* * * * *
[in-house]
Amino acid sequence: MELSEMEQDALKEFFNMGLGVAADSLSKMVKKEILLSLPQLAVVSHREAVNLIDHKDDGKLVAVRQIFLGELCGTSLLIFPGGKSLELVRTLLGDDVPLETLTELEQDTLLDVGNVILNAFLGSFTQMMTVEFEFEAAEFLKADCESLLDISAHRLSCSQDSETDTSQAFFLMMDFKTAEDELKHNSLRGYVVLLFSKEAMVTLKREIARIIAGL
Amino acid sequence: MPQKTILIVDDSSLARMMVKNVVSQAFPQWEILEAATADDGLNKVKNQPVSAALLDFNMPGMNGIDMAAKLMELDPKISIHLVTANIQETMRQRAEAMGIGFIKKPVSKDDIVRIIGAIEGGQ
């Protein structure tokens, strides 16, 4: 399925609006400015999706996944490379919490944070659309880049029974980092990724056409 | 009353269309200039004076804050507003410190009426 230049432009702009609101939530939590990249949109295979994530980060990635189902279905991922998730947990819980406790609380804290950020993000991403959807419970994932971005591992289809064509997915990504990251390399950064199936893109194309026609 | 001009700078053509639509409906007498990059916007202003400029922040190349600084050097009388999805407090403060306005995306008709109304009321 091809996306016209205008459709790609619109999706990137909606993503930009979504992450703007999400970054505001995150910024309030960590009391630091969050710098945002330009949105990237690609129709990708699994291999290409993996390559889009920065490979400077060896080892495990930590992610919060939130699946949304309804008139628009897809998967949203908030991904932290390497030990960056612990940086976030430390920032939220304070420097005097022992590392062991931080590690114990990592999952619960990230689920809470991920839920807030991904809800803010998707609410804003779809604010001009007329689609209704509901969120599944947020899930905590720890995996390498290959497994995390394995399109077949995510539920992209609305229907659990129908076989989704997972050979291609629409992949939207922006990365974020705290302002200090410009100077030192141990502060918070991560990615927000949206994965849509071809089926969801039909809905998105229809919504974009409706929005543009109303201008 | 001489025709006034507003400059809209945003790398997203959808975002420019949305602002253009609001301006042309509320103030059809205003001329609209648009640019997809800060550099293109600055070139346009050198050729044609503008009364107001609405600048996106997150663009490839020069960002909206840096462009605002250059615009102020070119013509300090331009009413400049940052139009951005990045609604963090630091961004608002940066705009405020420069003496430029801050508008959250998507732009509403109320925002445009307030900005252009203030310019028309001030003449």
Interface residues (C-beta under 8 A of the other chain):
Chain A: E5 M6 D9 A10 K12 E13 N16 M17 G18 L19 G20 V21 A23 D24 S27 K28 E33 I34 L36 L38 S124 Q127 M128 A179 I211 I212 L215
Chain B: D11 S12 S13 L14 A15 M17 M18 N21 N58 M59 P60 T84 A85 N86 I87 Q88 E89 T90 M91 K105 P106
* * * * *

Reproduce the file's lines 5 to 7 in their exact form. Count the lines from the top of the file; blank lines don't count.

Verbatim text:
Interface residues (C-beta under 8 A of the other chain):
Chain A: E5 M6 D9 A10 K12 E13 N16 M17 G18 L19 G20 V21 A23 D24 S27 K28 E33 I34 L36 L38 S124 Q127 M128 A179 I211 I212 L215
Chain B: D11 S12 S13 L14 A15 M17 M18 N21 N58 M59 P60 T84 A85 N86 I87 Q88 E89 T90 M91 K105 P106